After the cancellation in March of the Atlantic Region men’s and women’s basketball tournaments that IUP was set to host, the Kovalchick Complex’s Ed Fry Arena remained dark for much of the spring. (Courtesy of Andrew Thompson)
For the first time since World War II, some 75 years ago, the athletic fields and courts at IUP are quiet.
When the coronavirus pandemic hit the US last winter, the NCAA canceled winter championships and, soon after, the Pennsylvania State Athletic Conference wiped out the entire spring sports season. That meant IUP’s baseball, softball, track and field, and
lacrosse teams did not compete, and its men’s golf and women’s tennis teams did not complete the seasons they had started in the fall.
Conferences and schools at all levels of NCAA competition began making plans for a return to normalcy in the fall. But then came summer.
As the virus continued to spread, conferences began pushing back fall schedules, and the PSAC announced in mid-July that it, too, would be without sports this fall for the first time since the peak of wartime in 1944 and ’45.
IUP President Michael Driscoll, a member of the PSAC’s board of directors, acknowledged the difficulty of the decision. “Athletics add a great deal to university life and to the life of our community,” he said. “But, this is the right decision to make
to keep our students, our coaches, and our prospective spectators safe and healthy.”
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If the spread of the virus slows, the PSAC may hold some, if not all, fall sports in the spring.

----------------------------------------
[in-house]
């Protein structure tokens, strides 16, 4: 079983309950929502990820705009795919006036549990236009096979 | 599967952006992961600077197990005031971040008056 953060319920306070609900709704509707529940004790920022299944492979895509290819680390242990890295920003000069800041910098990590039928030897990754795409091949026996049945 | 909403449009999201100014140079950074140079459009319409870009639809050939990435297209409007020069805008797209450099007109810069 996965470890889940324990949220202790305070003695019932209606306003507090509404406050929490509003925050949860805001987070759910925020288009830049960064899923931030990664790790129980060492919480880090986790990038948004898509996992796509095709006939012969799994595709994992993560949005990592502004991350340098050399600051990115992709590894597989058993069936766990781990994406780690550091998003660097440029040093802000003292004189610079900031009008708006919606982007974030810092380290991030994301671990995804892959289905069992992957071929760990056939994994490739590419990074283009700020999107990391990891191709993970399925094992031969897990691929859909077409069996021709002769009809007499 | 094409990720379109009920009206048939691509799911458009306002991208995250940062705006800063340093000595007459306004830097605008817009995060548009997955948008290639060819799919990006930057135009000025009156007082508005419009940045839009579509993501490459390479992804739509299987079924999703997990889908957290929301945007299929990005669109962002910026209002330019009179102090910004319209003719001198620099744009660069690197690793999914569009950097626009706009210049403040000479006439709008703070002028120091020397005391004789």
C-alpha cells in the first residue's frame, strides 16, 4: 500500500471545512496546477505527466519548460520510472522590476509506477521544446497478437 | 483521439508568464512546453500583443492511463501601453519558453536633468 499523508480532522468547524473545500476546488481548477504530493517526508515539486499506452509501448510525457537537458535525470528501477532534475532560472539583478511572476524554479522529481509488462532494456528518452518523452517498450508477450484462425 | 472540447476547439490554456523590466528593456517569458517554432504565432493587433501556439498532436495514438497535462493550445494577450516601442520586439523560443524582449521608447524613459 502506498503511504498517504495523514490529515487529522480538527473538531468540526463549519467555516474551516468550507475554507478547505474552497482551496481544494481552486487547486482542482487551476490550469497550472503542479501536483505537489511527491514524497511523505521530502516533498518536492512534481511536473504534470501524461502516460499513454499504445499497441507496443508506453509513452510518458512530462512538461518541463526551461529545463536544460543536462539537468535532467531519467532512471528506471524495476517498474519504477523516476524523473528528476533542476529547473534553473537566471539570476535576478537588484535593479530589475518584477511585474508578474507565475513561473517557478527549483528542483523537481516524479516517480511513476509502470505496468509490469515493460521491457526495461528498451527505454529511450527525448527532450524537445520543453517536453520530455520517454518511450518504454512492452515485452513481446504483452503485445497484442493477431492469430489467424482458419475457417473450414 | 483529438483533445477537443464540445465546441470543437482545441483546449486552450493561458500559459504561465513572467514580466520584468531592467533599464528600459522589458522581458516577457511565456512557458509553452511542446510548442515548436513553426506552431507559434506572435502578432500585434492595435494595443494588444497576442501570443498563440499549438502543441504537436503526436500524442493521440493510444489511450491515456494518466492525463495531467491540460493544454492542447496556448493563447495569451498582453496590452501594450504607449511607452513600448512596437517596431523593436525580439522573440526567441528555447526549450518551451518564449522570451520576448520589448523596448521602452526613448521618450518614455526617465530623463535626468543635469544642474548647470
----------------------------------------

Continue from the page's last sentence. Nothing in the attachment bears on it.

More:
Before March, IUP sports teams were having quite a year.
In the fall, the men’s golf team won its 29th PSAC championship, and the football team advanced to the NCAA Division II playoffs for the third time in four years, ending the season ranked No. 21 in the country. Sam Lenze represented IUP
at the men’s NCAA Division II Cross Country Championships, Paige Wess earned all-region honors for the women’s cross country team, and tennis players Katya Minchenkova (all-district) and Joanna Stralka (Atlantic Region Rookie of the Year) earned honors.
The success continued in the winter. In basketball, IUP was the center of the NCAA Division II universe, with the men’s and women’s teams combining for an overall record of 56-5. Both were set to host the Atlantic Region tournament when the season was
canceled. Also, women’s swimmer Paige Mikesell had earned a spot at the national championships, and Dre Carr was headed to the indoor track and field national championships when the season was halted.